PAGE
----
Surreal, contrafactual Haunted Mansion that never was

The always-unmissable Long Forgotten blog has an astounding post on the Disneyland Haunted Mansion that almost was, when the design team of Rolly Crump and Yale Gracey were in charge of the team. Crump was an enormous fan of Jean Cocteau's 1946 surrealist film La belle et la bête and he and Gracey created some of the most memorable effects that grace the Mansion today. But the stuff they didn't make — lovingly researched and presented herein — is just astounding, weird and gorgeous. Even with that stuff on the cutting-room floor, the Cocteau influences are unmissable, as you can see from this comparison between the arm wall-sconce and a prop from La belle et la bête.

Suddenly we've got concept artwork out the wazoo. (That's where the other Imagineers thought it came from, too.) By this point, Walt had added Davis, Coats, and Atencio to the team. All of them had their individual ideas to pitch to Walt. Then came that infamous episode in late fall, 1964 (summarized two posts ago), in which Walt made it crystal clear to everyone working on the attraction that he really liked Rolly's nightmarish creations and wanted them incorporated into the finished project in the form of a "Museum of the Weird." The Museum never happened, of course, and it's difficult to know exactly how all of this surreal material was going to be used in the house itself. Heck, Rolly freely admits that he himself didn't know, which is why Walt had to find a solution to the problem. So you wonder, would a 1963 Mansion have included things like this? Or did these 1964 creations represent a fresh departure after the Fair? Or . . . well, it's not clear.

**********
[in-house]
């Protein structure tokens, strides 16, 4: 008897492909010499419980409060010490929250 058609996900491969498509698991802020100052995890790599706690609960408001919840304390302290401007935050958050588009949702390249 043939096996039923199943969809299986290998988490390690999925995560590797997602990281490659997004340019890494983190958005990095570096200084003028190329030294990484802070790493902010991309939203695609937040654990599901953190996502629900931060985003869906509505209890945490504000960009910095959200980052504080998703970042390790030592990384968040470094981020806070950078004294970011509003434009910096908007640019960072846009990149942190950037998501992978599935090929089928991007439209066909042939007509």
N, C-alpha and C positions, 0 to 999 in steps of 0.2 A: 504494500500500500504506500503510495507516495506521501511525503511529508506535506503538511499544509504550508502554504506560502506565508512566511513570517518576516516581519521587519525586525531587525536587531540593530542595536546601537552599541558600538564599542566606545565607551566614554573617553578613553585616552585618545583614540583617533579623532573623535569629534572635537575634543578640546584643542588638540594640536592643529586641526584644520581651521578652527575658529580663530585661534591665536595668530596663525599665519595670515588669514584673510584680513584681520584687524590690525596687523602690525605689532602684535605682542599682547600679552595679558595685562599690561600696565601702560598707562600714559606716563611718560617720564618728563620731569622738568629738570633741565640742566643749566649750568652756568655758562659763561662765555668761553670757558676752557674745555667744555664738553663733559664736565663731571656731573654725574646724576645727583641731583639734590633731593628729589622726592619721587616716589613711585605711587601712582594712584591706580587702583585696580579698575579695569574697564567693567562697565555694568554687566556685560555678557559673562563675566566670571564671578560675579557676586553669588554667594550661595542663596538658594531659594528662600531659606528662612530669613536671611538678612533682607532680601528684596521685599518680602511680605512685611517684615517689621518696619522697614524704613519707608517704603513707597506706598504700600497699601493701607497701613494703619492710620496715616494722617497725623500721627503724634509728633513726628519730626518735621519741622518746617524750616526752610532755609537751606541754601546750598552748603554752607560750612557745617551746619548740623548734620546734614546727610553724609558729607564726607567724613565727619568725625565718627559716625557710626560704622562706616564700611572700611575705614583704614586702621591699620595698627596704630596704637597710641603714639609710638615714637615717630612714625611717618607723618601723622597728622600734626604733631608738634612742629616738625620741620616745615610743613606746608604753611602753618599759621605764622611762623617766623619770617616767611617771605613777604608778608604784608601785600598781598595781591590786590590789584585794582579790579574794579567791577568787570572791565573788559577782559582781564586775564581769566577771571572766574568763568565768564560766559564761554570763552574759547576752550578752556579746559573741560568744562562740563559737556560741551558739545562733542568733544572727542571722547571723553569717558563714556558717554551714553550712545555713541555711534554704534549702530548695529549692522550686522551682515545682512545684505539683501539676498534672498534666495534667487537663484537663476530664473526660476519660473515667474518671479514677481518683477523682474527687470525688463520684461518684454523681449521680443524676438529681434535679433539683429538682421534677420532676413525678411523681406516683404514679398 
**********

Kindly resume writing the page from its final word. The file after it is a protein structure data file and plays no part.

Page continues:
Recall that the Museum was Walt's idea, but it really wasn't what Rolly had wanted. Rolly wanted a weirder Haunted Mansion, not just a spill area before or after the main attraction. He has repeatedly said that he wanted to avoid the usual haunted house clichés ("corny") and to go for something more fantastical. As discussed in an earlier post, he was particularly intrigued by the castle in the Jean Cocteau 1946 film, La belle et la bête, and he wanted something similar for the HM, with the entire building enchanted and alive, and with things like human body parts merged into the very architecture, as in the Cocteau film.

Long-Forgotten: A Weirder Haunted Mansion